Commission calls on Member States to improve journalists’ safety across the EU

The Commission presents today its first-ever Recommendation to strengthen the safety of journalists and other media professionals.

Journalists have been facing an increasing number of attacks over the past years, including assassinations in the most tragic cases. The COVID-19 crisis has made their work even more difficult, with lower incomes, especially for freelancers, and limited access to venues.

To reverse this trend, the Commission lays down actions for Member States to improve the safety of journalists – offline and online. Among others, the Recommendation calls for the creation of independent national support services, including helplines, legal advice, psychological support and shelters for journalists and media professionals facing threats. It also calls for an increased protection of journalists during demonstrations, greater online safety and particular support to female journalists.

press release and factsheet with more information are available online.

Follow the press conference by Vice-President Jourová live on EbS.

Visit the dedicated State of the Union Website.

Commission press contacts:

WIGAND Christian (+32 2 296 22 53)
BAHRKE Johannes (+32 2 295 86 15)
KOLANKO Katarzyna (+ 32 2 296 34 44)
MANOURY Charles (+32 2 291 33 91)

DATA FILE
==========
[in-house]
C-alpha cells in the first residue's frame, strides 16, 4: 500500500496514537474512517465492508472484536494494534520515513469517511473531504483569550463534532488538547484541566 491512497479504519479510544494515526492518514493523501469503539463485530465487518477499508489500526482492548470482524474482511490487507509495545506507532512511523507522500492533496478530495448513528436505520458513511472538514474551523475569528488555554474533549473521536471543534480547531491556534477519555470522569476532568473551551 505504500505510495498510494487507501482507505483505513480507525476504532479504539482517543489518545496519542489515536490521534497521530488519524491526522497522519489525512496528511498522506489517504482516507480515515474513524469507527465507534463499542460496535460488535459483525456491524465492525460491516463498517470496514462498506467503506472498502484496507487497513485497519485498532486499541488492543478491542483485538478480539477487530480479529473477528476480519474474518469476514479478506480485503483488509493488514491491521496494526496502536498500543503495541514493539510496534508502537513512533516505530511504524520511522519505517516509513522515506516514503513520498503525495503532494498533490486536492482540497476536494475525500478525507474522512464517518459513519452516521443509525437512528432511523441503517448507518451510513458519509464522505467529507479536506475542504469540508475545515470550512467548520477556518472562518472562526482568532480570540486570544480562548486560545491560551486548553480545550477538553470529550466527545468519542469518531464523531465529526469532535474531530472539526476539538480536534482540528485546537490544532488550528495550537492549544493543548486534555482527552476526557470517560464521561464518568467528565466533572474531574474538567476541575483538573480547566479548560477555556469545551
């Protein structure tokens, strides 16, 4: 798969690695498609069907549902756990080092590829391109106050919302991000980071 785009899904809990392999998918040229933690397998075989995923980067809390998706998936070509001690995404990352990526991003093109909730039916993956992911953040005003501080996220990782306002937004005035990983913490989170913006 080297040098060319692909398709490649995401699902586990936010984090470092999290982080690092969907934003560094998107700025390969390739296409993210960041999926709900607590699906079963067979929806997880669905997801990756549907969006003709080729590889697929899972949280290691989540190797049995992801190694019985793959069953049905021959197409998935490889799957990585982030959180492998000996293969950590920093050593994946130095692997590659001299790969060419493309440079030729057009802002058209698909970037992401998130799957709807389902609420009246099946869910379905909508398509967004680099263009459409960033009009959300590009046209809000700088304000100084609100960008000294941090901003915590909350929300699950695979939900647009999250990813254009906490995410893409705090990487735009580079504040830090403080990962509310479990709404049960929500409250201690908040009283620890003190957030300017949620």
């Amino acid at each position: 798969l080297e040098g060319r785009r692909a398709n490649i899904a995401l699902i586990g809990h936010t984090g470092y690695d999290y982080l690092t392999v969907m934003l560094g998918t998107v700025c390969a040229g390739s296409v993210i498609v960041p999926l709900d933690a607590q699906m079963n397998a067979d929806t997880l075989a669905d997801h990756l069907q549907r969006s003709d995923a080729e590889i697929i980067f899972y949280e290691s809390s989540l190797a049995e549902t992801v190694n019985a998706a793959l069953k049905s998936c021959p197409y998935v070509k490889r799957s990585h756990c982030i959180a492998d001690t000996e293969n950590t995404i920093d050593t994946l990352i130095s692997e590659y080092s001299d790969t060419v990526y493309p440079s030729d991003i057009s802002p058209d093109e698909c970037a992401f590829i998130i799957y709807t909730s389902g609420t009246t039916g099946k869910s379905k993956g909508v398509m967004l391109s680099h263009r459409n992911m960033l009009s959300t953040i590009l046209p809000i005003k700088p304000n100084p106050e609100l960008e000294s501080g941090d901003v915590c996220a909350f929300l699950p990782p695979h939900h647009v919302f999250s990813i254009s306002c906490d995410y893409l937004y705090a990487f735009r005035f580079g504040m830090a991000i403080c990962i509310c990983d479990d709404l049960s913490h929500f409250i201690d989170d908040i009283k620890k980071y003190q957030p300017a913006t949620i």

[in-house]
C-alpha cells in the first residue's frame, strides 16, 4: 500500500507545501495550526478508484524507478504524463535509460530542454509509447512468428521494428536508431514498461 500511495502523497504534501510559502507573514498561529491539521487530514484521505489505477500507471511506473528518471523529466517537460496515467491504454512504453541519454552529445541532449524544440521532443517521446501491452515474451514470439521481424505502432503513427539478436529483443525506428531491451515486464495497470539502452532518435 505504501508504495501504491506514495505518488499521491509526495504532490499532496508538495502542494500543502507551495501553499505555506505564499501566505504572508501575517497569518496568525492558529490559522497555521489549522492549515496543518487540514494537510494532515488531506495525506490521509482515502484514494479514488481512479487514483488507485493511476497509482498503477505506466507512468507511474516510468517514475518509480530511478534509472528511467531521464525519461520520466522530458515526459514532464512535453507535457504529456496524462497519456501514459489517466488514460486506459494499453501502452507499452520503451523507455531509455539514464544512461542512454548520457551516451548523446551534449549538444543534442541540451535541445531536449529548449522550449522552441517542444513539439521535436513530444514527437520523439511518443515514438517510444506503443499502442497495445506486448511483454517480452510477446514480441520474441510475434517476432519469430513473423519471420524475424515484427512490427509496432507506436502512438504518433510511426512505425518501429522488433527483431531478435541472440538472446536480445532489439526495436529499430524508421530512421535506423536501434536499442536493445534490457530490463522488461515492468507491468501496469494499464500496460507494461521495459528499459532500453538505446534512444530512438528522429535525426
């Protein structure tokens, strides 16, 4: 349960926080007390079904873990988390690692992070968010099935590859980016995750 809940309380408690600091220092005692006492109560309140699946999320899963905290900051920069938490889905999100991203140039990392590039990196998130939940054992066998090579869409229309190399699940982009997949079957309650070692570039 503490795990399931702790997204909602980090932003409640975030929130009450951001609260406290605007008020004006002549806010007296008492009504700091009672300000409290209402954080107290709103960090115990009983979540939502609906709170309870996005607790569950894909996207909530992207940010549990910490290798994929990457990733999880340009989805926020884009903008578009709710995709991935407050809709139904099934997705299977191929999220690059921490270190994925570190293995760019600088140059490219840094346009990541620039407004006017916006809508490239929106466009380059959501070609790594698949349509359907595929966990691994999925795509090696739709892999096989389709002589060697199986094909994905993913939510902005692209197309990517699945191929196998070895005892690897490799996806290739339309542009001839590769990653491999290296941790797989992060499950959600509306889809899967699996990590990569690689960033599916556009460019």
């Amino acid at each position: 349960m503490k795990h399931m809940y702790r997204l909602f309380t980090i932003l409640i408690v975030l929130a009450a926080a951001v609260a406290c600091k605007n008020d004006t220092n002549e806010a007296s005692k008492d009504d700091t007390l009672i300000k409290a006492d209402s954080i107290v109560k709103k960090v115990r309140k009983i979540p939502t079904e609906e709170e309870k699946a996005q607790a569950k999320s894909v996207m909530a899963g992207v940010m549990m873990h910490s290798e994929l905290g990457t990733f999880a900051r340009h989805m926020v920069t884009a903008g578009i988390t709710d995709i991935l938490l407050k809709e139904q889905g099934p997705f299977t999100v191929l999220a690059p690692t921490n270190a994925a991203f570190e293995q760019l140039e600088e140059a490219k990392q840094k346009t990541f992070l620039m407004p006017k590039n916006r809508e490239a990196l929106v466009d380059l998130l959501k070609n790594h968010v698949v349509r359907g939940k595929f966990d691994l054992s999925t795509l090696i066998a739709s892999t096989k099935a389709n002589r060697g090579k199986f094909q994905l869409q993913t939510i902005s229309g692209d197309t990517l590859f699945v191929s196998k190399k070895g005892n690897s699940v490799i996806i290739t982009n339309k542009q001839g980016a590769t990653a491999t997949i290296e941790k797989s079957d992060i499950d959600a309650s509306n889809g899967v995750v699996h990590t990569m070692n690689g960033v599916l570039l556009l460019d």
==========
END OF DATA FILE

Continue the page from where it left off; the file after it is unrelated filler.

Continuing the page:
Slovenia’s Janez Janša- on the EU’s naughty step, but he just doesn’t care

♦ The Slovenian national news agency STA has now been starved of funding for 250 days by the Jansa government. What to do?  asks S-G Edward Steen: “Nothing much seems possible except statements and putting the PM on the naughty step, as in a primary school.

“It is really beyond a joke that this micro-state can follow Hungary and Poland into cheeking the rest of the European Union about fundamental principles, yet continues to syphon as much as possible from the rest of the Union, sure that it can get away with it. Small wonder that an être-peut-être type like Austria’s  Europe Minister Karoline Edtstadler (recently interviewed for the AEJ by Brigitte Rambossek) are such a delight to Europe’s bully-boys. They will gladly go on talking about things as long as they can get away with it, the new masters of political blackmail.”